So, why require broadband for console gaming, User Experience is the answer, plain and simple. UI designers (UID's), Info Architects (IA), Usability Engineers and Product Managers all know that user experience is a significant key to product/project success. One of the first things the UID or IA asks, is "who is the audience?" The answer to that question will direct the development one way or another, towards simplicity (37 signals), or design-y sophistication (k10k, adobe exchange). The same thing goes for the console market, but it's probably less clear how to proceed in that market than it is in the Web App market (after all there's many UI and web dev blogs and self proclaimed experts out there, but how many broadband gaming blogs do you see?).
There have been online gaming announcements by Microsoft, Sony and Nintendo for their respective systems.. What they all have in common is this broadband requirement for connectivity, which has puzzled me for a while now. I'm a PC gamer (ie, I play networked video games on my Windows computer) and have been for several years now. The Myth and Tribes series of games have been my favorites, and I have always managed to be competitive using a 56k modem. So, it has confused me that console games would require the fat pipe, until I accepted console gamers are different than PC gamers (even if Microsoft is trying to bridge that gap).
EA Games, a video game publisher, knows the console gamer well, and knows that broadband is coming. Console gamers play games without network lag, which is a huge difference in expectations for game performance. Quite often I hear players in Tribes2 saying things like 'this map causes lag' and 'user x is causing lag on this server.' Both of those comments reveal a huge misunderstanding of a network game and what is causing a compromised user experience.
The facts are that a certain map causing lag is really a massive polygon count and their machine is choking on the massive amount of work to do and their frame rate is dropping. for the most part, you don't see that on older console game systems where developers know the systems limits. In the PC environment, everyone's hardware config is different, so someone out there is going to have frame rates over 80fps, and someone else will see 12fps. This dynamic doesn't exist in the console market (Halo will perform the same on all Xbox systems, period). This consistency is a corner stone of the console gaming experience.
The belief that a certain user is causing lag (with the thought that their slow connection is somehow affecting the server) is pure ignorance. Game servers send out UDP packets, not TCP, so error correction is not done, so re-sending of packets to slow clients doesn't happen, thus a given client will not effect the performance of another, period.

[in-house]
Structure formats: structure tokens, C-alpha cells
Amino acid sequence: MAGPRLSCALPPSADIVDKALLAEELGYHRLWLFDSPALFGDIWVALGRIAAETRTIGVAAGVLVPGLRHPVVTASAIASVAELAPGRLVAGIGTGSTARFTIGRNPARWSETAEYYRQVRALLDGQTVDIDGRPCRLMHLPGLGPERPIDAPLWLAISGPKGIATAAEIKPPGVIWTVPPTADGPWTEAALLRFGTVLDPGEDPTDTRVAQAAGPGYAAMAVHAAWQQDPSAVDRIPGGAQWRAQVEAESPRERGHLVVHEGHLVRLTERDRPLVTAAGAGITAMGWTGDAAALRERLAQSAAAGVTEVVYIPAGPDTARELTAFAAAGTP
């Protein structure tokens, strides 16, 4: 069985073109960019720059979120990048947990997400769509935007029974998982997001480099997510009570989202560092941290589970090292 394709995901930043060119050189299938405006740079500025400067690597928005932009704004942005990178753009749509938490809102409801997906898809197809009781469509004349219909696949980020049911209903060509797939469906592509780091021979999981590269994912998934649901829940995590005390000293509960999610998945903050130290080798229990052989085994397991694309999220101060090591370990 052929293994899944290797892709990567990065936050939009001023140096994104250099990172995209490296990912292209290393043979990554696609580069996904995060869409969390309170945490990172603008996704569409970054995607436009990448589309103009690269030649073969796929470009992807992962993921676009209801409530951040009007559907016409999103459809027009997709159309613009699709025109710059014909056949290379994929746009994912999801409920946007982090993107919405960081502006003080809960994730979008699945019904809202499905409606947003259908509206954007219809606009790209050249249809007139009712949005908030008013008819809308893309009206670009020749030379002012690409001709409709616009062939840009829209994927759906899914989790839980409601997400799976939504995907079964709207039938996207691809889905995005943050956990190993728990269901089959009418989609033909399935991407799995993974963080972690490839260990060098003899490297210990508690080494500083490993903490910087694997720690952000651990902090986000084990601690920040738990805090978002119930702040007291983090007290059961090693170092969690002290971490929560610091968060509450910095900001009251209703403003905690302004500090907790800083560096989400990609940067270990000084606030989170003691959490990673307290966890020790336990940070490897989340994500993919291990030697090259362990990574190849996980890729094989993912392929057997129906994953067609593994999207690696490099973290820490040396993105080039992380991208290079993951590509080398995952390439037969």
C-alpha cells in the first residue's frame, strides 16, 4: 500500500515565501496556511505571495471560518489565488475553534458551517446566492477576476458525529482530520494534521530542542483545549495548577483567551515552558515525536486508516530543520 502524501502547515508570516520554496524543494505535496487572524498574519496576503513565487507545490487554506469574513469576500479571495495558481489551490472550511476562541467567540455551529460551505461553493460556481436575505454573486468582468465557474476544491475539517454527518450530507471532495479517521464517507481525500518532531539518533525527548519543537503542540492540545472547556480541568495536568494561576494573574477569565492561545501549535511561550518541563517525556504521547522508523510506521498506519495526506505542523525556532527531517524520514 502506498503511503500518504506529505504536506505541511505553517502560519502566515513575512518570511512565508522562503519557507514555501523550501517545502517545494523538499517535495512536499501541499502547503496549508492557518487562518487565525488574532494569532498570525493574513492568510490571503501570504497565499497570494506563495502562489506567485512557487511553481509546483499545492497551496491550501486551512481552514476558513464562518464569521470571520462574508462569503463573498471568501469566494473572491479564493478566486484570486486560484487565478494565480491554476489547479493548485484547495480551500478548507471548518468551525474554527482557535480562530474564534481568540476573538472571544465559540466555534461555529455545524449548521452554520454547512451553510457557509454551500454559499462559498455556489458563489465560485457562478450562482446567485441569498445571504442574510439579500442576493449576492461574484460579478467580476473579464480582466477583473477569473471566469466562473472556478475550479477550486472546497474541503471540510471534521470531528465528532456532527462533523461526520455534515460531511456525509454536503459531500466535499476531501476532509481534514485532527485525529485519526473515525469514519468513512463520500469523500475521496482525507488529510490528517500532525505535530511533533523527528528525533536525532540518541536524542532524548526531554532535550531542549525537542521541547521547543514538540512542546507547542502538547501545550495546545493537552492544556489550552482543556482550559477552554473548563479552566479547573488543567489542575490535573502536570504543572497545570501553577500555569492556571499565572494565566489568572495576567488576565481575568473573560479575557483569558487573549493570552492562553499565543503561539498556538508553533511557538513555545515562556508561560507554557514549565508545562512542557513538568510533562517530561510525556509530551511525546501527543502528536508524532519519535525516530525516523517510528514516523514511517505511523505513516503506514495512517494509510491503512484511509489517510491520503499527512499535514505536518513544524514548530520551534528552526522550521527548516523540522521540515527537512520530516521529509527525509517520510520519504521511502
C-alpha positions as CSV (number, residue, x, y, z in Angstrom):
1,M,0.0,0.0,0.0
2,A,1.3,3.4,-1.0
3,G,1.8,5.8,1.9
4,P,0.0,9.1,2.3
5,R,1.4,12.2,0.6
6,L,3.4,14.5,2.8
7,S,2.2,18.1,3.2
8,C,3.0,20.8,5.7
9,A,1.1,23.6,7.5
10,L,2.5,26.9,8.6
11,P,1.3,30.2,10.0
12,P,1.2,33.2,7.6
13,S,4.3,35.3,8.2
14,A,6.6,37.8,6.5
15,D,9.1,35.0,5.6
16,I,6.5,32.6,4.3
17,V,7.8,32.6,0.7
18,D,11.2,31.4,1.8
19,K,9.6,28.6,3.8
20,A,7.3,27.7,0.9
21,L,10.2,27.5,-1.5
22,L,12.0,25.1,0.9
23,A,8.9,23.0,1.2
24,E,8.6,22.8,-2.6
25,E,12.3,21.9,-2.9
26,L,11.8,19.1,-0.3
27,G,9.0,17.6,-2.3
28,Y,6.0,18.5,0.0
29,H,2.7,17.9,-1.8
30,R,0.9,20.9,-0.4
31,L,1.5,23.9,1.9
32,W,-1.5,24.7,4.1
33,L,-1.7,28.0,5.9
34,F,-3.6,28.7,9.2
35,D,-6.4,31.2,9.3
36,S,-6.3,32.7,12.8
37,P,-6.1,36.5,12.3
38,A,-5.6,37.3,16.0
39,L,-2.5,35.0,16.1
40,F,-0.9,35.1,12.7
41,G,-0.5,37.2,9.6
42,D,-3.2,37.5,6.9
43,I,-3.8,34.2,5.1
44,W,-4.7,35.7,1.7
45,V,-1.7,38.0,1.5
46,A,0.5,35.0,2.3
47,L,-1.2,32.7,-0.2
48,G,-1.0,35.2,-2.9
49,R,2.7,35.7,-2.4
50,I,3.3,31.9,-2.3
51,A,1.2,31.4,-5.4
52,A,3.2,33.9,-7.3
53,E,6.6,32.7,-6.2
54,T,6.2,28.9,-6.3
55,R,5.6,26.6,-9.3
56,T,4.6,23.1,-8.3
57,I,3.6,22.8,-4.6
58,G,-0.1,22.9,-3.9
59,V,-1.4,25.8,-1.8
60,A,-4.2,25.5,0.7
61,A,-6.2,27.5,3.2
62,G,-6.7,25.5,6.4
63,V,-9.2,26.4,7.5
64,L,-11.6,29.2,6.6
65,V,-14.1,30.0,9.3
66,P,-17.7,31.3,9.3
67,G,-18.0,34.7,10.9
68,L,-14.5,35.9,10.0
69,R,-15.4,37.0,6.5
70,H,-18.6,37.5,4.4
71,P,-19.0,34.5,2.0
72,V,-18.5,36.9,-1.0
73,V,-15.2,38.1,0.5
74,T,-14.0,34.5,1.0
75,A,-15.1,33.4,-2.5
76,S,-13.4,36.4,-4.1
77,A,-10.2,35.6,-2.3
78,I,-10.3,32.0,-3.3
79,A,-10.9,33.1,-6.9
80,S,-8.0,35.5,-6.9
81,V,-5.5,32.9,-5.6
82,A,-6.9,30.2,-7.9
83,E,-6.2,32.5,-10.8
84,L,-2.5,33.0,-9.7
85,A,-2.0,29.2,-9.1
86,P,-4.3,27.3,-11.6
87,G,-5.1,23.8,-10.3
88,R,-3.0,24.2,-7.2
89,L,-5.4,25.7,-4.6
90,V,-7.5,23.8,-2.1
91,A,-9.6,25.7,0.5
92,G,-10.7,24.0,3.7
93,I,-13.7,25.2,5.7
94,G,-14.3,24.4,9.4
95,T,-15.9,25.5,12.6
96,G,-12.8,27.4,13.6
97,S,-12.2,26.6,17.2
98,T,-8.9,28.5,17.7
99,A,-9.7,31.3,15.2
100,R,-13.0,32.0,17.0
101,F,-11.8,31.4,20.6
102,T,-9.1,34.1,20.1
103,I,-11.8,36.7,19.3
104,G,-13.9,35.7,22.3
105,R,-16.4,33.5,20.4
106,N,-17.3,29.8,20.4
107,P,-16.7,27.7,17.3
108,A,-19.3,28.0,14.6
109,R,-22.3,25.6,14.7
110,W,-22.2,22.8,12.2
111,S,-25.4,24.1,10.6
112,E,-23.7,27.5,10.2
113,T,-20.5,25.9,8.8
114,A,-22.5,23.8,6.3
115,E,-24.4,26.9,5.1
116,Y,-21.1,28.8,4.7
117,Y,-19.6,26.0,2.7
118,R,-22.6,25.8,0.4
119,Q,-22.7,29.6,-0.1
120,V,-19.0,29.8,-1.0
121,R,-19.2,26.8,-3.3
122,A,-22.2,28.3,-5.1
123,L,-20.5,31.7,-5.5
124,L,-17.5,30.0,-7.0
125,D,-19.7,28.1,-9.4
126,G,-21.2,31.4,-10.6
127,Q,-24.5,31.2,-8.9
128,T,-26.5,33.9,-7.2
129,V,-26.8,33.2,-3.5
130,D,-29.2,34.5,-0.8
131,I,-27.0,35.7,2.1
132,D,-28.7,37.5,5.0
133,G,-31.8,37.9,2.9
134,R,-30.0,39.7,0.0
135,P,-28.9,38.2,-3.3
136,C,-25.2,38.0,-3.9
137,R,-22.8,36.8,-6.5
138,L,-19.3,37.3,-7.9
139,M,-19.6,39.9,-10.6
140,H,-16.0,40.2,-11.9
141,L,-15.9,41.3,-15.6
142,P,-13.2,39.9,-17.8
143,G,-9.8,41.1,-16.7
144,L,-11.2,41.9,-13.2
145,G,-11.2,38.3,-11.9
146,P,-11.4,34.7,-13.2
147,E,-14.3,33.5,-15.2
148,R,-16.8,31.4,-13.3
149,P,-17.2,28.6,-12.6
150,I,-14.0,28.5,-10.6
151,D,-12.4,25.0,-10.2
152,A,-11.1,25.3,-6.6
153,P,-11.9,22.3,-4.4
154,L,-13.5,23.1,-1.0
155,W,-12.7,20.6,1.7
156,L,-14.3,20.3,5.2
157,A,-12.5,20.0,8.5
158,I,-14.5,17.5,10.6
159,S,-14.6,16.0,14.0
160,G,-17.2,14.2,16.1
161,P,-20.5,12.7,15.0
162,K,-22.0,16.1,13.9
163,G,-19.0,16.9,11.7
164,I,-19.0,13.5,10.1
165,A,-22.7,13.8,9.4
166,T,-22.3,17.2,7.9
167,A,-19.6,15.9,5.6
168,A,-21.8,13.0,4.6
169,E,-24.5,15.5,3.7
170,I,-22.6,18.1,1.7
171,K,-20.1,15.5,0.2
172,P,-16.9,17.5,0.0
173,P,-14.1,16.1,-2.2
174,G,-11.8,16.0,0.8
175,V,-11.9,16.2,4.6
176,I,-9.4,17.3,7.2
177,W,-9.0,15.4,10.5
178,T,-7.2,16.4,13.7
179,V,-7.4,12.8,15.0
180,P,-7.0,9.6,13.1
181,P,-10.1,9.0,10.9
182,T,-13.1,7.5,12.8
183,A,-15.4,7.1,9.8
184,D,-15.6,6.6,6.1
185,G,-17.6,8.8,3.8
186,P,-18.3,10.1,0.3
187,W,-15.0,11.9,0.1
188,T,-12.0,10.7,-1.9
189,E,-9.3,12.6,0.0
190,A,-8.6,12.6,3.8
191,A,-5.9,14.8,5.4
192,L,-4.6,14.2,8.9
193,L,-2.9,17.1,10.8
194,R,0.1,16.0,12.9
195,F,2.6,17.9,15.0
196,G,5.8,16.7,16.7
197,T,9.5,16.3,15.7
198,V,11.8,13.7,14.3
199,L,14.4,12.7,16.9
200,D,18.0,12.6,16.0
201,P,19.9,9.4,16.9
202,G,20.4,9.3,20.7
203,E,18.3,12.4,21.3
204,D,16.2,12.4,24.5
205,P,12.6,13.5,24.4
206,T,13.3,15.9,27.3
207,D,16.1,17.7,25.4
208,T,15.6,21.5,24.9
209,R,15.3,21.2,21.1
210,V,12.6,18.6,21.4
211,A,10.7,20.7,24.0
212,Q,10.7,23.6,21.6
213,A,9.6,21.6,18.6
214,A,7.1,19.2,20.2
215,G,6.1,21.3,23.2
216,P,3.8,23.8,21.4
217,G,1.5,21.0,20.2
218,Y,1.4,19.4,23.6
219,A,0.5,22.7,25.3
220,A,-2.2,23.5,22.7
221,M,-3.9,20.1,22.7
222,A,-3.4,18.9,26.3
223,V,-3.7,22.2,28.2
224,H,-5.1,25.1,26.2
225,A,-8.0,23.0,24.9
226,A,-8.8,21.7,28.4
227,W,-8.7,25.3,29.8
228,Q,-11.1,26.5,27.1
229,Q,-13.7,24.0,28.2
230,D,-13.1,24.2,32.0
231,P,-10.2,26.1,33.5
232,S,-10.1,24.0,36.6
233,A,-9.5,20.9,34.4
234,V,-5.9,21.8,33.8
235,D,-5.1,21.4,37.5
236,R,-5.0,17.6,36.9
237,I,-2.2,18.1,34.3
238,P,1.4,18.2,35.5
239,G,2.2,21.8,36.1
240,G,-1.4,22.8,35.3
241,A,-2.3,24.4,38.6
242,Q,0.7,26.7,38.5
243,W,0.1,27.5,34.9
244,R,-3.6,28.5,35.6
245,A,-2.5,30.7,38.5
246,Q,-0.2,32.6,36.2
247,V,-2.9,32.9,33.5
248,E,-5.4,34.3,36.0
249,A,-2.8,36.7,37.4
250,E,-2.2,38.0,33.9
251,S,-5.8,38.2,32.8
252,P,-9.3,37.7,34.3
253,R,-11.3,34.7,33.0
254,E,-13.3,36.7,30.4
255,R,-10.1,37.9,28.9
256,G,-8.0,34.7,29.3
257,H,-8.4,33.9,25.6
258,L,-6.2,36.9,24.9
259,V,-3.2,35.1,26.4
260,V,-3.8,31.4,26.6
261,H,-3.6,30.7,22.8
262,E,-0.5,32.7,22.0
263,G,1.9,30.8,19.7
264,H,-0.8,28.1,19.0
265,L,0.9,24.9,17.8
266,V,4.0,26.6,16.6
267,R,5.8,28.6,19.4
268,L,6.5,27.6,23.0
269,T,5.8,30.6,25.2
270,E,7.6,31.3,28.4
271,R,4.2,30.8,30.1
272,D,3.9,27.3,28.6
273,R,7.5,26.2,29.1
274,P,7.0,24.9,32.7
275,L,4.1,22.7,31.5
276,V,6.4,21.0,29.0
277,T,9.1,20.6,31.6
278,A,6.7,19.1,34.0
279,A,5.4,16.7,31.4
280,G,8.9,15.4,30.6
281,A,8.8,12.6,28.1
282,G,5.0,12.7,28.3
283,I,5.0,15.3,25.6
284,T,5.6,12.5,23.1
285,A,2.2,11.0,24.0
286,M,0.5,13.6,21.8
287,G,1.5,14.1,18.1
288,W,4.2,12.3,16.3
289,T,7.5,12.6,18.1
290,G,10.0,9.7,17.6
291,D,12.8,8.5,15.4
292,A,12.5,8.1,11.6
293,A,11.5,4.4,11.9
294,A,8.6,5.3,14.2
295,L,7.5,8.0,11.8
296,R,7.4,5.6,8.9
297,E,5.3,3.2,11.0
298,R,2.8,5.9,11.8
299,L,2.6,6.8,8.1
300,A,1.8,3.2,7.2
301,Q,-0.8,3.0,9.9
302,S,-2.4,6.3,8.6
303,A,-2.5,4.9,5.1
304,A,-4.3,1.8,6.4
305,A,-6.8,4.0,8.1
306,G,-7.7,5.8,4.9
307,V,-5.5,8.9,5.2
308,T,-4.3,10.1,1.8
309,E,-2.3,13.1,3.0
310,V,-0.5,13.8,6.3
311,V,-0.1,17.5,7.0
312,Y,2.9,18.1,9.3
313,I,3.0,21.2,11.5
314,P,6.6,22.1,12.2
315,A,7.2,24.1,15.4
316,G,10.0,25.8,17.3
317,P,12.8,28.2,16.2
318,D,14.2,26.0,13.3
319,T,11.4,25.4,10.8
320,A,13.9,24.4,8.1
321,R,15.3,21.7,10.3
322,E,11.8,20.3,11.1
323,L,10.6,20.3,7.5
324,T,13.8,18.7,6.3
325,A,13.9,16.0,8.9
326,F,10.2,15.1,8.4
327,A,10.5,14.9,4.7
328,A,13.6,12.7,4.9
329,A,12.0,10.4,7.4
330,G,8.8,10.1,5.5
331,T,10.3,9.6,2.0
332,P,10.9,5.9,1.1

A console game played on a console with a broadband connection will make these problems go away. Developers will make games that run smoothly on the machine, and the broadband connection will make the game run smoothly online. Console gamers, who are not necessarily PC owners will see abetter online experience. Ironically, those with broadband connectivity are those who will be most educated on network dynamics and would be most tolerant of UDP economics.
So, I guess I'm back to my original problem of not understanding why a broadband connection is required for the Playstation2 and the Gamecube. The Xbox has ethernet built in, and forcing a consumer to buy a modem adapter would be an arm twisting experience, so that platform is sort of locked into broadband. Sony still has the opportunity to a make broadband and modem adapter combo available to users, and instantly widen this nascent market (eg, the online console market) for 30 million users. Nintendo already has both planned but doesn't have 30 million users, so we'll see what happens there.
What's most concerning about this movement (within the context of being a share holder of one of these three companies, which directly, I am not) is that broadband adoption is not universal. The market is kind of narrow, and then owners of consoles who also have broadband is narrower still. Now consider that those who have the fat pipe have that connection going into their PC's. In my humble opinion, no one is going to get a $50/month bill just to get their game console online. I think those who have a broadband connection, own a console, and want to play console games online will need to set up home networks. By now, the potential market has been trimmed down to gaming junkies who understand networks to some degree. Knowing that Microsoft is going to spend millions of dollars on their Xbox Live initiative makes me happy because I'm the sort of geek who likes to get a home network running to support a console, my PC and Mac multiple Macintoshes, all behind a Linksys access point. How many others like me are out there that enjoy the 'figuring it out' experience as much as the gaming experience?